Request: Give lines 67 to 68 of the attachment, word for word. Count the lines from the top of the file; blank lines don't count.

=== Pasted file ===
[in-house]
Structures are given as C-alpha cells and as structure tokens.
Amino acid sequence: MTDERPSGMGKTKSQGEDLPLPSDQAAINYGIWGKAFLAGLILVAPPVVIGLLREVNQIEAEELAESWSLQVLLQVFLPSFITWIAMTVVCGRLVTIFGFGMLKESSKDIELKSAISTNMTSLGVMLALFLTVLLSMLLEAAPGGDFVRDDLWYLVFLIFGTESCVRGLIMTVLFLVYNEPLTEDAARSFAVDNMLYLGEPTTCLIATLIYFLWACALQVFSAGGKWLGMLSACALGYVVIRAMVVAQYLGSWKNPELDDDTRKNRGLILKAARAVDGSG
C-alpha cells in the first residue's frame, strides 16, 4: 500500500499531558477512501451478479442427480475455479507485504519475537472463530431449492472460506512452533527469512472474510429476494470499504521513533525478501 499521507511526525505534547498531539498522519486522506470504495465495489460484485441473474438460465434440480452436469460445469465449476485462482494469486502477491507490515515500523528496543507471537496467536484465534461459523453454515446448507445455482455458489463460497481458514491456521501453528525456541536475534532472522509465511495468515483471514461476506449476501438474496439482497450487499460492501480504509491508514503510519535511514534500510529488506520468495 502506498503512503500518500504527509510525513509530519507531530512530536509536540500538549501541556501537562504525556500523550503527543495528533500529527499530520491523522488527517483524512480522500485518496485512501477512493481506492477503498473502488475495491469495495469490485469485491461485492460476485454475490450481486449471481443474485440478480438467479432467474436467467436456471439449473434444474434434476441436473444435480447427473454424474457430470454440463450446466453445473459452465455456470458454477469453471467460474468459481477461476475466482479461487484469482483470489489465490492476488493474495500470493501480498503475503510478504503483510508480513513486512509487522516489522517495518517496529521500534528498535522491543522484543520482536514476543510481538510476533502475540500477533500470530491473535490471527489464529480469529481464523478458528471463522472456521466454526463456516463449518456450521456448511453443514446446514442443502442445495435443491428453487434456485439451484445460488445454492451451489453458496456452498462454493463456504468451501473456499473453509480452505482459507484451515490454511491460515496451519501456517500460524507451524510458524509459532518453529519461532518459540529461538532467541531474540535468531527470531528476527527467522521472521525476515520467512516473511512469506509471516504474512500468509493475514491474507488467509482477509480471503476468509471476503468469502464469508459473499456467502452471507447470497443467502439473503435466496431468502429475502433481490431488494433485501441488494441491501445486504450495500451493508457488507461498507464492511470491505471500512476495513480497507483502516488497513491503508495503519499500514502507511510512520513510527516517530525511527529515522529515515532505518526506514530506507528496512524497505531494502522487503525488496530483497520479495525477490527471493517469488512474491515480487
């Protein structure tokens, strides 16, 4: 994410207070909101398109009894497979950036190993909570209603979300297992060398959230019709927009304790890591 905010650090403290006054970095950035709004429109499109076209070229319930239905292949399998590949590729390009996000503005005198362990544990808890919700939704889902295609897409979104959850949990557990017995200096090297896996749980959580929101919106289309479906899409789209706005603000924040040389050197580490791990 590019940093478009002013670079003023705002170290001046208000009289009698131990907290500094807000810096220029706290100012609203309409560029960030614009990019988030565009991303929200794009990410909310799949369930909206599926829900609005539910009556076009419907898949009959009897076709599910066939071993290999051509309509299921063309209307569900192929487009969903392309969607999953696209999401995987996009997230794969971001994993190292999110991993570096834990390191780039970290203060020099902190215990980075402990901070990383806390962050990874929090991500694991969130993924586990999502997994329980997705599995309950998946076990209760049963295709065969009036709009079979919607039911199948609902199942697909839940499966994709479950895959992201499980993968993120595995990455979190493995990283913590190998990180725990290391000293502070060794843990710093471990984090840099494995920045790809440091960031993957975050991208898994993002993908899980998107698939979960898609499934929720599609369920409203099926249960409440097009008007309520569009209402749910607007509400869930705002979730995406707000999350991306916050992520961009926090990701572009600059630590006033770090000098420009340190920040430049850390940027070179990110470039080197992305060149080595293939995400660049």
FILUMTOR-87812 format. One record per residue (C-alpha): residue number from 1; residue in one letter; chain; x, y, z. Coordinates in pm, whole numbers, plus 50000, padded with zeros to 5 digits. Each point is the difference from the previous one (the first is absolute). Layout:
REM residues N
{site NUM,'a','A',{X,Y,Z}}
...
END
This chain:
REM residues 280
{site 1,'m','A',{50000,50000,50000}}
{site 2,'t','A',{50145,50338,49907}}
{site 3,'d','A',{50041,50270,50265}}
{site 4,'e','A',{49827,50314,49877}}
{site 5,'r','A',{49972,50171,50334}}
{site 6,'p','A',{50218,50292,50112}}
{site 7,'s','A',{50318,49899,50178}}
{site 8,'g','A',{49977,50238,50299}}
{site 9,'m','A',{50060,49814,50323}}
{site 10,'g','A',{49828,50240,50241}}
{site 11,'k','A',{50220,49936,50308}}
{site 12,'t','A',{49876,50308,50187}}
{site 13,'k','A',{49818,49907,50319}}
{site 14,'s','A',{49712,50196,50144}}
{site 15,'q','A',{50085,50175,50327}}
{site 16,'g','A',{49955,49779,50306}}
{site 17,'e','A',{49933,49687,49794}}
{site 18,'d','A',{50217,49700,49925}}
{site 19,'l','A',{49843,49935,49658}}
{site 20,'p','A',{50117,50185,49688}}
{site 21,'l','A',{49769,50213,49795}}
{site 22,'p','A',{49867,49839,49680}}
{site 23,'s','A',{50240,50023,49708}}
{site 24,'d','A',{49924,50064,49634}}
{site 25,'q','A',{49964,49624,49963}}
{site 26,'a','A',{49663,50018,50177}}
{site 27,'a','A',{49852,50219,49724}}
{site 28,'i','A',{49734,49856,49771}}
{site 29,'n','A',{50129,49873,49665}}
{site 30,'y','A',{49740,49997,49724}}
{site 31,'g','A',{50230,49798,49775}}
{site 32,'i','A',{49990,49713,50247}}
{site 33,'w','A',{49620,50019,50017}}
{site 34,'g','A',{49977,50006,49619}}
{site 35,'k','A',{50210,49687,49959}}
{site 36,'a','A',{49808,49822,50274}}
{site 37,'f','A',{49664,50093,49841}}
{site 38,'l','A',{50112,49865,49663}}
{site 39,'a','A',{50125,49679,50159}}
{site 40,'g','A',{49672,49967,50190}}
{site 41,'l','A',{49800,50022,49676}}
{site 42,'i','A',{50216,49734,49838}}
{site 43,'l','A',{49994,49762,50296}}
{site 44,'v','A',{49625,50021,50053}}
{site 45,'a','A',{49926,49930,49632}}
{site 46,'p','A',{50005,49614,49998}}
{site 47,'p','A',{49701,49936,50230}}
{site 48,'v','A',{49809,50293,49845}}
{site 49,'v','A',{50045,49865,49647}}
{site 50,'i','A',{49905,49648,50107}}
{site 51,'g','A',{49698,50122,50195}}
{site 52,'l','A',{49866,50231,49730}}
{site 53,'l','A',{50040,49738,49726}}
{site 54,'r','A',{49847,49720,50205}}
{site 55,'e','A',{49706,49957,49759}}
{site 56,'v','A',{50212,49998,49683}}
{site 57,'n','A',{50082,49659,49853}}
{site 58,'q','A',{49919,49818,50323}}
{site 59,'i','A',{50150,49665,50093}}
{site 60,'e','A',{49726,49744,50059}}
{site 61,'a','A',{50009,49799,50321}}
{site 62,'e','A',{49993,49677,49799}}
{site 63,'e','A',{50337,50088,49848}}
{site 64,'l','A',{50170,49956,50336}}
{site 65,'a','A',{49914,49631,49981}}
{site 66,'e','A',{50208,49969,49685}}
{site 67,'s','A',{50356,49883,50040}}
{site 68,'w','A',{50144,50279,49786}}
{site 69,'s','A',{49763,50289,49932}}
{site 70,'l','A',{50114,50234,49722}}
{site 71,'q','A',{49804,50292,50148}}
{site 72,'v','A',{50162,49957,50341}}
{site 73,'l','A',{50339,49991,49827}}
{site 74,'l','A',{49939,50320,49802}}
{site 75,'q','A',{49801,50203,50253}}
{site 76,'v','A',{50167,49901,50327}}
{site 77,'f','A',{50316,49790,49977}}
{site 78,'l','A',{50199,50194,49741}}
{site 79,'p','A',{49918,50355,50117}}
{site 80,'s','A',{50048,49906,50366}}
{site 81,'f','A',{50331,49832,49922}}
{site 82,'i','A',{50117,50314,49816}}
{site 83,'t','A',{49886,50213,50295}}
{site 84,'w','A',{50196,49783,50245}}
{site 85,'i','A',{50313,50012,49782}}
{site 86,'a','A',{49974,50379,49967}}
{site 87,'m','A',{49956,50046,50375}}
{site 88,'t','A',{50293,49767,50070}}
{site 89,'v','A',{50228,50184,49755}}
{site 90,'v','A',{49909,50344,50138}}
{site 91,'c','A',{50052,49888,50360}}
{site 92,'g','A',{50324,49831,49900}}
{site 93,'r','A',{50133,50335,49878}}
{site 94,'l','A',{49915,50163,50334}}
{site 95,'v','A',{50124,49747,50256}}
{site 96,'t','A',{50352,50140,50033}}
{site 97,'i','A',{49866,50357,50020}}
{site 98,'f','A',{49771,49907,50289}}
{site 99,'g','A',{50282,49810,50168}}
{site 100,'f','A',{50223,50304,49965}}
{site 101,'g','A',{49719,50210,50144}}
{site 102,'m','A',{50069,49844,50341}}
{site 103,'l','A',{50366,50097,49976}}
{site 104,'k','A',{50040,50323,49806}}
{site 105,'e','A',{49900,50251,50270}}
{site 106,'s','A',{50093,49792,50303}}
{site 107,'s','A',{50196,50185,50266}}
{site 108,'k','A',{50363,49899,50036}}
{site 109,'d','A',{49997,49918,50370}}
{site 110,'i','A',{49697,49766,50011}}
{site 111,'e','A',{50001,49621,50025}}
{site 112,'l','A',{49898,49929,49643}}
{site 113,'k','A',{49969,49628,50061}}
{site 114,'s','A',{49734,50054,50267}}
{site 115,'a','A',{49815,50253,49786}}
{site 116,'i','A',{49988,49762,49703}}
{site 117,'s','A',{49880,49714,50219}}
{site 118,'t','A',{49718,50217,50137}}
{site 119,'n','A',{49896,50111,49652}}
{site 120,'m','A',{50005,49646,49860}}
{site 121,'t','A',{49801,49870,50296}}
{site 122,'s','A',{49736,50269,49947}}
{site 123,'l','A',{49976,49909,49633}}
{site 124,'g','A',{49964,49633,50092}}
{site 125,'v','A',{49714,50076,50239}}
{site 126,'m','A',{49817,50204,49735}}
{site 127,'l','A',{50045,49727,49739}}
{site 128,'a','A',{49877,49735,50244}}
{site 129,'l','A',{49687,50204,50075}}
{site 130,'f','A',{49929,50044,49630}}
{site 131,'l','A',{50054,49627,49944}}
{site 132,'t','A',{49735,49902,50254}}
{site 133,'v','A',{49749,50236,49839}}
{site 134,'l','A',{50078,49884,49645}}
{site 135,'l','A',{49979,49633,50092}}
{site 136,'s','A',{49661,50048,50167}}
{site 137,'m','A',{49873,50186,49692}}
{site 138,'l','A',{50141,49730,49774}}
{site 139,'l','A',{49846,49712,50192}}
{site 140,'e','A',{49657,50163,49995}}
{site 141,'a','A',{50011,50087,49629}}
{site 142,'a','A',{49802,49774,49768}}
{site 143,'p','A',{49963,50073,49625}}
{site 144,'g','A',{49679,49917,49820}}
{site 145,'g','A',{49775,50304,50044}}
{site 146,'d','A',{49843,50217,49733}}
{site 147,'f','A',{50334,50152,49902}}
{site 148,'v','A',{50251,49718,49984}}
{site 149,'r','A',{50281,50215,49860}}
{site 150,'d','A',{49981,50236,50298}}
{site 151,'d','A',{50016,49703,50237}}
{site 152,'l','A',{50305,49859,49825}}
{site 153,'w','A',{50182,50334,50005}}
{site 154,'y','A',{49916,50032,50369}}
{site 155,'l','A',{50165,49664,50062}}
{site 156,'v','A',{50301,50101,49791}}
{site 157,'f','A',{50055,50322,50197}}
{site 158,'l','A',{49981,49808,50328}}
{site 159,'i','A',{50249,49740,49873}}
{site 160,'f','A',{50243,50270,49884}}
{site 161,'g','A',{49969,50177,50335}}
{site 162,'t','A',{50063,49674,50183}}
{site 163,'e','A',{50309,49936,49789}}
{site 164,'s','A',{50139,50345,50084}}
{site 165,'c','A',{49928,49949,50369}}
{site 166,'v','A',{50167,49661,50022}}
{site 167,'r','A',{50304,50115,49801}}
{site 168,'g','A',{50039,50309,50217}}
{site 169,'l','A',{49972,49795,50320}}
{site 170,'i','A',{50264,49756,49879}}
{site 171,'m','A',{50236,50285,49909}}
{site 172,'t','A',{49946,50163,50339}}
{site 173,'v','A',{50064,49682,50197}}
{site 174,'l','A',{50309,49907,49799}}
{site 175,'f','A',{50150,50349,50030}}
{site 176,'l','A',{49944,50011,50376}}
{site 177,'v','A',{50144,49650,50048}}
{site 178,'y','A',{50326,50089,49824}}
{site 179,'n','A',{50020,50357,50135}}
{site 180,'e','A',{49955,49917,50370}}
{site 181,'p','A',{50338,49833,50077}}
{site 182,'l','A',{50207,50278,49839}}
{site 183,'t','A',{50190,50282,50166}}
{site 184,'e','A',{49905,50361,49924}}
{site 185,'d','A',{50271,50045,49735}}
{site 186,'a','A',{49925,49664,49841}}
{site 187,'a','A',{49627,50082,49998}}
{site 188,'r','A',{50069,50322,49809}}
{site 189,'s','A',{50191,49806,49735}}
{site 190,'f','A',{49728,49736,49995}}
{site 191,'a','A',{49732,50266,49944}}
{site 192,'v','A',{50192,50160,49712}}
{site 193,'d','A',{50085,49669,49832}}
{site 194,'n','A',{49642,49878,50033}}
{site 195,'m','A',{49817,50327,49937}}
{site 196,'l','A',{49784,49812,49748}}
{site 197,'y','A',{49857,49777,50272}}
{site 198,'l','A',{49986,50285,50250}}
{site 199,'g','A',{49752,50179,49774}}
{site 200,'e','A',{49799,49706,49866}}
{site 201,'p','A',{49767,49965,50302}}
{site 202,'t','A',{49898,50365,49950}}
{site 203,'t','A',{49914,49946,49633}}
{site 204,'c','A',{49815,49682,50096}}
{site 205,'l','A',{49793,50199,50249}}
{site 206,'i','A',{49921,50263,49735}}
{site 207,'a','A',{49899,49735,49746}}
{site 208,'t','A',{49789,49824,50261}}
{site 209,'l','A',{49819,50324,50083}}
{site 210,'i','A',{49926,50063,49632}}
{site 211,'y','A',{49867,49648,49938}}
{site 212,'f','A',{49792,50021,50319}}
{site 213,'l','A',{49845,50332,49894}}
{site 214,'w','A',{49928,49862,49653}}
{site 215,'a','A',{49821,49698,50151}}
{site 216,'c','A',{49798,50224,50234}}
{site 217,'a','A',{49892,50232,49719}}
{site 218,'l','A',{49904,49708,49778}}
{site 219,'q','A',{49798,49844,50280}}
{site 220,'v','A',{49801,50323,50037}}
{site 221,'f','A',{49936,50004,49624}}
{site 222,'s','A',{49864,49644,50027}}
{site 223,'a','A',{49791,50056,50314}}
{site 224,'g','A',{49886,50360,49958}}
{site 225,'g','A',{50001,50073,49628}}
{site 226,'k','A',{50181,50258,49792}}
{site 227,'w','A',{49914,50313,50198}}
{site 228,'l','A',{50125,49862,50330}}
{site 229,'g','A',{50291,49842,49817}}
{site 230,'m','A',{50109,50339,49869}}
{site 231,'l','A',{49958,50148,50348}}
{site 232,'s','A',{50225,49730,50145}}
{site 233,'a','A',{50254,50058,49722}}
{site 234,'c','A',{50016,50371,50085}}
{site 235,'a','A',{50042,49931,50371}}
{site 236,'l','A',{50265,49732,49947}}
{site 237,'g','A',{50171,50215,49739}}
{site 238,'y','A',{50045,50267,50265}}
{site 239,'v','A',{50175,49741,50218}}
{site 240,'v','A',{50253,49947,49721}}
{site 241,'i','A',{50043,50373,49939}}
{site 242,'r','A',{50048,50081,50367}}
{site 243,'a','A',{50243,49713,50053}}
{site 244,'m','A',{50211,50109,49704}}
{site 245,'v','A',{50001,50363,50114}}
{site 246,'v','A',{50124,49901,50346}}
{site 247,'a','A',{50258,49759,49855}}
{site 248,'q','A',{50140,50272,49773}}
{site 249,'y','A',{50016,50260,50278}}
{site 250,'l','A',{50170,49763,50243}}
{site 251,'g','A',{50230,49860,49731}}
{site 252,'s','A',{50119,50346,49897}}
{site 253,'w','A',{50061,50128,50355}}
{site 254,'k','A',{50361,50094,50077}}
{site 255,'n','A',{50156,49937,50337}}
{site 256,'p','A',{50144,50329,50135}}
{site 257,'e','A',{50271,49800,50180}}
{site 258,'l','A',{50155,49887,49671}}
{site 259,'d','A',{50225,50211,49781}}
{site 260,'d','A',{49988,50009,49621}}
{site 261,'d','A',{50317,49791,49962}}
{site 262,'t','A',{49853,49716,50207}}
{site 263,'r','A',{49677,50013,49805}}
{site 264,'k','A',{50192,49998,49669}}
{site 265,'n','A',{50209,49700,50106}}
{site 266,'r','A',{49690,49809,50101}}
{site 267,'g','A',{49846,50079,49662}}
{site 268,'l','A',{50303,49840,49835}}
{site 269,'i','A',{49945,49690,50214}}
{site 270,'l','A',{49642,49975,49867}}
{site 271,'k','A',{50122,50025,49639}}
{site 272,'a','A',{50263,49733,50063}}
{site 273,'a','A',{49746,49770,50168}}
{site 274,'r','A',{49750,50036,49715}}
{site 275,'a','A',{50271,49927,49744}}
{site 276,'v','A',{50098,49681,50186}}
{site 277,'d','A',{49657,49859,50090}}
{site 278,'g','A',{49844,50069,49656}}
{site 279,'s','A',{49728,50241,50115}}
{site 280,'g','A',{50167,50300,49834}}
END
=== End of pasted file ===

{site 55,'e','A',{49706,49957,49759}}
{site 56,'v','A',{50212,49998,49683}}